It grew like a champ though ... and I thought my pickles were yummy....if that counts for anything.

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dill

Post  ander217 on Thu 18 Nov - 16:49

@acara wrote:It grew like a champ though ... and I thought my pickles were yummy....if that counts for anything.

That counts for everything in my book. I'll have to give it a try.

I was told that interplanting dill among tomato plants will repel tomato hornworms. I couldn't imagine planting 5-ft. tall dill next to my tomatoes. Fernleaf may be the answer.

Another site I read online said that dill and fennel when in bloom attracts yellow jackets and hornets which wipe out whole populations of cabbage worms and hornworms. Perhaps that is why someone thought they repel the worms. Instead the wasps are taking them home for a family feast.
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Re: HERBS: What kind of dill do you grow?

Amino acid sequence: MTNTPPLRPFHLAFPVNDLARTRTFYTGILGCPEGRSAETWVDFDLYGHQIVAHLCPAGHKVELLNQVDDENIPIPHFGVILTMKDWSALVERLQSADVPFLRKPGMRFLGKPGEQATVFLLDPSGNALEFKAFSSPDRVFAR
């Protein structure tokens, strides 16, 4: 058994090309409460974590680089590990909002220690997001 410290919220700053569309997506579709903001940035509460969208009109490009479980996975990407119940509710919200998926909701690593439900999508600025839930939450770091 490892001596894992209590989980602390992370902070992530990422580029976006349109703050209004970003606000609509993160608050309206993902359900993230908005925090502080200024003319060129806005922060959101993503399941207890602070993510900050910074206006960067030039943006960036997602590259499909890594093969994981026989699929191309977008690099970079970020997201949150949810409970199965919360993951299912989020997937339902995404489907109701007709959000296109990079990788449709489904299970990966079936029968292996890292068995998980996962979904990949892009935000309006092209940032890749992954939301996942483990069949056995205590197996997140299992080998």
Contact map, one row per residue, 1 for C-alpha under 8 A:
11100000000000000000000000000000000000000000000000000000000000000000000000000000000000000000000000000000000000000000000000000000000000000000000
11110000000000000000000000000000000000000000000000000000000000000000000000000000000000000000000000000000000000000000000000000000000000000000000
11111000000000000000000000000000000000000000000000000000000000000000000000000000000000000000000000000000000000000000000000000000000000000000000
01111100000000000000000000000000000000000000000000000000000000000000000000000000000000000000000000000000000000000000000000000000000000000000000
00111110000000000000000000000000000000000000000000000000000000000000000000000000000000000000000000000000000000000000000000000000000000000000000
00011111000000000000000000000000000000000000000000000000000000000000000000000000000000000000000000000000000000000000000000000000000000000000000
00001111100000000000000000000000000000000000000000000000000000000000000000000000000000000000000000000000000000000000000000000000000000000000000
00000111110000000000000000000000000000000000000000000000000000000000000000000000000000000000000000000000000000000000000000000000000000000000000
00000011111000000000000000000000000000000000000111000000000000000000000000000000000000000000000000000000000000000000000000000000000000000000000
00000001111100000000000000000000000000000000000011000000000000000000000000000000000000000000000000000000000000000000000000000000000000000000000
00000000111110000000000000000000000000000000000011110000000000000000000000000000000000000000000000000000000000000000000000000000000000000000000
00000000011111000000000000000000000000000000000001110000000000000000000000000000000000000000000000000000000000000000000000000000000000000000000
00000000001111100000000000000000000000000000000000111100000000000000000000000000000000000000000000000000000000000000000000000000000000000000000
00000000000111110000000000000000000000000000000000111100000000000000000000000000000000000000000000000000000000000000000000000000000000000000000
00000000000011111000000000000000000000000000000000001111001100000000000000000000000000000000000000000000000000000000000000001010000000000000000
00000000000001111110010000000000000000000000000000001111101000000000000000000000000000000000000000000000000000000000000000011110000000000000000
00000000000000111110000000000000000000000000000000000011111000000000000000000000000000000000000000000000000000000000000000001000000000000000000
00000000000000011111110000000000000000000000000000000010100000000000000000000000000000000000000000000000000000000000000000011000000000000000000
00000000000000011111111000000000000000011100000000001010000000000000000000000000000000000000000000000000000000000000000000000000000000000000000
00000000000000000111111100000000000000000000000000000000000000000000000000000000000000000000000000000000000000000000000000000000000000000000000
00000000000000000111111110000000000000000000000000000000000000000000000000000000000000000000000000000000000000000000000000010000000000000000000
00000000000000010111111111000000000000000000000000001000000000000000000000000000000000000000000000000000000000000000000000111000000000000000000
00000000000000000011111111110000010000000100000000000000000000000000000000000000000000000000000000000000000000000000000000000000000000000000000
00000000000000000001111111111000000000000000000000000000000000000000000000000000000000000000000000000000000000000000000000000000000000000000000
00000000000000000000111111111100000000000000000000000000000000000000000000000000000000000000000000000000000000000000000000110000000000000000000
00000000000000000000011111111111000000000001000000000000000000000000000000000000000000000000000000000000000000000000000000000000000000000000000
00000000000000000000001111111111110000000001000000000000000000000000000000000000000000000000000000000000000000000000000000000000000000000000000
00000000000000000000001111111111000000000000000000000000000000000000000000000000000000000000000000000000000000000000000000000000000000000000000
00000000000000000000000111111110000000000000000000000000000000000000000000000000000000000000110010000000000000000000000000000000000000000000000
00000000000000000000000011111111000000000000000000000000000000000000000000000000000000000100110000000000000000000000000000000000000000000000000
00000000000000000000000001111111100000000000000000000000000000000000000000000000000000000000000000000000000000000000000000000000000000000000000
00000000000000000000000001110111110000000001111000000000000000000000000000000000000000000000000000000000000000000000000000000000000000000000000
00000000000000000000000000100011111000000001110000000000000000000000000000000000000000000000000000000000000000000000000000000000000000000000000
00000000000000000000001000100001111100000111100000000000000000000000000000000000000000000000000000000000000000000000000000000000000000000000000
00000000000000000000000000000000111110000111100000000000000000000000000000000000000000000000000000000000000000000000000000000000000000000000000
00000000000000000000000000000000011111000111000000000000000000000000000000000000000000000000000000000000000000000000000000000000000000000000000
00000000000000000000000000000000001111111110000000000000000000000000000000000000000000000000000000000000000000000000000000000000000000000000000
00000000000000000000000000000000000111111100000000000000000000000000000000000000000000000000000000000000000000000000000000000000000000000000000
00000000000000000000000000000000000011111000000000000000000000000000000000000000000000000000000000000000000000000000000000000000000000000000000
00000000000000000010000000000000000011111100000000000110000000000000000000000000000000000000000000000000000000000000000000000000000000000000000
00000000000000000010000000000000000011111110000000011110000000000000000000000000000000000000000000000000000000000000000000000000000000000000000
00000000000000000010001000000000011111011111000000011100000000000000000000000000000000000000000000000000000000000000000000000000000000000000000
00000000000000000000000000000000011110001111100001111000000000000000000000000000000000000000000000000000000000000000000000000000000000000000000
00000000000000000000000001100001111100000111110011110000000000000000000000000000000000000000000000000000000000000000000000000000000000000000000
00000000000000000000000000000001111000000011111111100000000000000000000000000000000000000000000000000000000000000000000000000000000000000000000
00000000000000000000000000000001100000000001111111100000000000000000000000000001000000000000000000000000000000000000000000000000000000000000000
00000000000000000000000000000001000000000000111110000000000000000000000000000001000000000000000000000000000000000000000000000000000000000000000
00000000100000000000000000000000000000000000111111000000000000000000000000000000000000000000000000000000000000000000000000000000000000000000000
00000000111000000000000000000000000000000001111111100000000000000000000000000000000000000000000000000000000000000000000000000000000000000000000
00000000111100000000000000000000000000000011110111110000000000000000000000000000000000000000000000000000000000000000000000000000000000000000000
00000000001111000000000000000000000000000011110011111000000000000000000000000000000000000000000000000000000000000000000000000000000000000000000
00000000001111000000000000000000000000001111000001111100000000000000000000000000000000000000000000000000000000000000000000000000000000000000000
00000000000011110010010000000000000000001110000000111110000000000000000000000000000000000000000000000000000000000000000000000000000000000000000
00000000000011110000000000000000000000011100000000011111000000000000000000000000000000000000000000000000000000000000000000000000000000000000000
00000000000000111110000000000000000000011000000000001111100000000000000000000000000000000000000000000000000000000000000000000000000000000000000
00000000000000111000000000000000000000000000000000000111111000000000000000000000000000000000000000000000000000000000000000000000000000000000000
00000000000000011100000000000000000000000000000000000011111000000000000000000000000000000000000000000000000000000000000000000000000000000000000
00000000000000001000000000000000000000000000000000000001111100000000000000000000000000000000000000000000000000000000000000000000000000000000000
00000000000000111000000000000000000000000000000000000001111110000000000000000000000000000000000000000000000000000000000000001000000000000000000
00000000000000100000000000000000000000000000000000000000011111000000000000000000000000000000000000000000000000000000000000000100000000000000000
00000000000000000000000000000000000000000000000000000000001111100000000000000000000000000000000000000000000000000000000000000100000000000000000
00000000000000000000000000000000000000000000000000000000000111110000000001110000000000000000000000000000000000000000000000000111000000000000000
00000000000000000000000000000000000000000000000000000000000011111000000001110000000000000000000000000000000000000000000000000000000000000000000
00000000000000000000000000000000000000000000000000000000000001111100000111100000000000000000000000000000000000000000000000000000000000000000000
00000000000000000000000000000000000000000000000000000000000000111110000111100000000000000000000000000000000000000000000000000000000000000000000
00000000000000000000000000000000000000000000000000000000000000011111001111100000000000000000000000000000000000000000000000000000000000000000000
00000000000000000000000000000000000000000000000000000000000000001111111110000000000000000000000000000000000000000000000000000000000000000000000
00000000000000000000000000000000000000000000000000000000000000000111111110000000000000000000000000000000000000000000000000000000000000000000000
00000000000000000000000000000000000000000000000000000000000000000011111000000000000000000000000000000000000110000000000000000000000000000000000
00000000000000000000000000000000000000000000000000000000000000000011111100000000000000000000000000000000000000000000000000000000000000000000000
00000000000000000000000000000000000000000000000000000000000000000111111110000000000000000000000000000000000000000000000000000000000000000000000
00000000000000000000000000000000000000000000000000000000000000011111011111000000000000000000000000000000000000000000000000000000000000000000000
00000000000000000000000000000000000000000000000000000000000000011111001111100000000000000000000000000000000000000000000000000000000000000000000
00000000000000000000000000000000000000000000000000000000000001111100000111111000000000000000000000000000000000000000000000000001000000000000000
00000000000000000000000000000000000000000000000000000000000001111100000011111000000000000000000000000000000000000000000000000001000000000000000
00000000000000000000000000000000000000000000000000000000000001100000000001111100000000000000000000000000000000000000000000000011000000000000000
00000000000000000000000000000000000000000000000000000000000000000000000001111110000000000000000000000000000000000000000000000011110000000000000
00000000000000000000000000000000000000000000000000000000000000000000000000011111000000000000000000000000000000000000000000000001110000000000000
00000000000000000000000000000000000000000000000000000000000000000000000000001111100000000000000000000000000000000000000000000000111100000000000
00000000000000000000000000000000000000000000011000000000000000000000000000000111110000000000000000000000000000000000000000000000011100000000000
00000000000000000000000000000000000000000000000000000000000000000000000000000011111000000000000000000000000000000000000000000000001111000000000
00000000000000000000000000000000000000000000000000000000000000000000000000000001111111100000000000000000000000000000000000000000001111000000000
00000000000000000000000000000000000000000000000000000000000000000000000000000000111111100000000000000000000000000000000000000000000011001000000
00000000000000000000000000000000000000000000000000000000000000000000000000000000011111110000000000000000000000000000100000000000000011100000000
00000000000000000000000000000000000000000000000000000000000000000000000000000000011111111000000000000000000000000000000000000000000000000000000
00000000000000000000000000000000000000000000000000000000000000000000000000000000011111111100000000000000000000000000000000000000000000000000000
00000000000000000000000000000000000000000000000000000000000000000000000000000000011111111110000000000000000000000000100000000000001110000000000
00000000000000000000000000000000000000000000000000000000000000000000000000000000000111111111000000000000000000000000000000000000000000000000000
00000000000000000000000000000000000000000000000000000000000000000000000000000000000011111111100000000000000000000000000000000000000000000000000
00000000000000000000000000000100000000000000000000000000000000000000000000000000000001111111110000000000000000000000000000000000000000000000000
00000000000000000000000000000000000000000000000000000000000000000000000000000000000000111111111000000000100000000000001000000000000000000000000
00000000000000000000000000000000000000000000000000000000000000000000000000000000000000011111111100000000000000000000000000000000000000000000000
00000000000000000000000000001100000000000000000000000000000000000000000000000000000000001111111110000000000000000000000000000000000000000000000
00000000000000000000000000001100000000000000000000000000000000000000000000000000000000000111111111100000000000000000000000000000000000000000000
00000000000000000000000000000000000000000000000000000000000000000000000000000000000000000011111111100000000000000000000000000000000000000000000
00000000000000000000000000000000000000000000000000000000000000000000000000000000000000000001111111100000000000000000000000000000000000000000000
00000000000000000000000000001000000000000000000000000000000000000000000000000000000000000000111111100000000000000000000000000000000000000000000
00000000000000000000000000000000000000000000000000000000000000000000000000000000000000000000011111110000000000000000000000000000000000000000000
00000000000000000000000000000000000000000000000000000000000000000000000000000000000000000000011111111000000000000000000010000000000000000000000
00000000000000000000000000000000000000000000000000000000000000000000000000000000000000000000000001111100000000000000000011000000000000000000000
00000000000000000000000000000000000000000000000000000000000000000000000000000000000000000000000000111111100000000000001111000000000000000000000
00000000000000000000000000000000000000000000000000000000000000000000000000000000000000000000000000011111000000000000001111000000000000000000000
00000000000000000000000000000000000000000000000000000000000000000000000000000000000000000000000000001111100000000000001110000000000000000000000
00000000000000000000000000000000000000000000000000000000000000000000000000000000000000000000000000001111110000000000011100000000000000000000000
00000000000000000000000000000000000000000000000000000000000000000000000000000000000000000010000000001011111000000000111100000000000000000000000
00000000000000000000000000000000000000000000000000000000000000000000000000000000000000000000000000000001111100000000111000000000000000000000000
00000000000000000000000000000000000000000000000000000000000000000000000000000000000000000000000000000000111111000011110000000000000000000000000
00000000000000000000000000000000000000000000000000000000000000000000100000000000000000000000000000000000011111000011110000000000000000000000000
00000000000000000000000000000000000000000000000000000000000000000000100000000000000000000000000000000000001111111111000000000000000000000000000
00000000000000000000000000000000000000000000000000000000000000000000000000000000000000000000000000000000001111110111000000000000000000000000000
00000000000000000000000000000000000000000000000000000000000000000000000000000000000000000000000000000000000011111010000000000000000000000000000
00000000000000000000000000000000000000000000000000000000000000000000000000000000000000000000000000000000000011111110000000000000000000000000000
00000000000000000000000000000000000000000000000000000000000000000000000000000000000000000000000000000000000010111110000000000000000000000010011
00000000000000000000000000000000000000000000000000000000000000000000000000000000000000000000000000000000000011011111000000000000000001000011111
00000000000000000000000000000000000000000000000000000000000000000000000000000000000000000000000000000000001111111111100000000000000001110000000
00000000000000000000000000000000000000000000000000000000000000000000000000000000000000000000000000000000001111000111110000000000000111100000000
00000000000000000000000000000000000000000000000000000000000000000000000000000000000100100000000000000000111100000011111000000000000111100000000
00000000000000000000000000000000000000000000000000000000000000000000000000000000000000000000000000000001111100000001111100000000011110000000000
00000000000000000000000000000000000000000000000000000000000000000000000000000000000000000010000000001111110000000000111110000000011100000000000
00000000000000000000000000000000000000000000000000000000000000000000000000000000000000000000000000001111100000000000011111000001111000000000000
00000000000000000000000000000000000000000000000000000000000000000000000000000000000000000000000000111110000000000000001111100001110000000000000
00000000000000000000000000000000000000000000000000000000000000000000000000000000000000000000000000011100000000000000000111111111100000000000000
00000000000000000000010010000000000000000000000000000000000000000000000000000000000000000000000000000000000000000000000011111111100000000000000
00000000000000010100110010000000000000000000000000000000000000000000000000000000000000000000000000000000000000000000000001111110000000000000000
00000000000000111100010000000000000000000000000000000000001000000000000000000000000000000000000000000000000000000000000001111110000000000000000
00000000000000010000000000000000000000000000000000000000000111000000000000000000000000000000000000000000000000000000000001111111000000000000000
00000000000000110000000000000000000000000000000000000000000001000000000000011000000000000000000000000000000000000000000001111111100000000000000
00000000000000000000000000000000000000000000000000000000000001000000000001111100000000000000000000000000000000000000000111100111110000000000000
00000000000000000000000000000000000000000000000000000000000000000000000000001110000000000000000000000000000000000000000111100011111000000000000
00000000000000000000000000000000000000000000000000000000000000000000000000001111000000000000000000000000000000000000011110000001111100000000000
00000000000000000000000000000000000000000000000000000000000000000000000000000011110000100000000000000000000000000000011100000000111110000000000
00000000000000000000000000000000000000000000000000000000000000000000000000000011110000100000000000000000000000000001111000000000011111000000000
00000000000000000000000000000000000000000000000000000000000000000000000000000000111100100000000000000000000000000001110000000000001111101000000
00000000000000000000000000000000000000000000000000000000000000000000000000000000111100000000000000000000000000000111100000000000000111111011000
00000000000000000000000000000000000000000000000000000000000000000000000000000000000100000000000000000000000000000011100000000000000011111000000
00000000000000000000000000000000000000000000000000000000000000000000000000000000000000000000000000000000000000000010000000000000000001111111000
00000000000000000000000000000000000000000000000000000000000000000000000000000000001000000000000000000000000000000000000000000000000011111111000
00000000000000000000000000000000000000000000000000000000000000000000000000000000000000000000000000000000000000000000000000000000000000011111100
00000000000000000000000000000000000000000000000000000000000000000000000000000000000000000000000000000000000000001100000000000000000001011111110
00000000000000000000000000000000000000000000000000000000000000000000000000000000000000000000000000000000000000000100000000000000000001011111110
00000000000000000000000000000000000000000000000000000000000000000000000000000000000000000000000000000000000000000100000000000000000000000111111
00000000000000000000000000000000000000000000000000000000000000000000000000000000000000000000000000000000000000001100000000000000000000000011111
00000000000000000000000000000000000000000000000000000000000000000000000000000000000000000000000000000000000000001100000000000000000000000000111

Post  Megan on Thu 18 Nov - 18:17

I bought some dill plants this year (I forget which type, Mammoth I think, though) and while I got some seed heads, it did not grow anywhere near what I expected it to get to. It re-seeded on its own, though, and I have a little plant now that is struggling gamely against the frosts.
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Re: HERBS: What kind of dill do you grow?

Post  Chopper on Fri 19 Nov - 11:20

I couldn't tell you what kind of dill i grow or if there are significant differences in type and final product. But I can tell you that dill was one of the biggest treats to have in the garden. It kills me to use dry dill now because fresh dill is SOOOOOO good.

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Re: HERBS: What kind of dill do you grow?

Post  Miss Mousie on Thu 2 Dec - 1:02

So if I want to grow dill for the spice (weed & seed). Would I want Mammoth or Ducat. I'm thinking that I want to grow it in a separate container other than one of my sq ft garden beds. It sounds like a tall plant but is it also a busy plant and will I end up with volunteer dill plants all over the place? I guess that's not too bad if that's the case.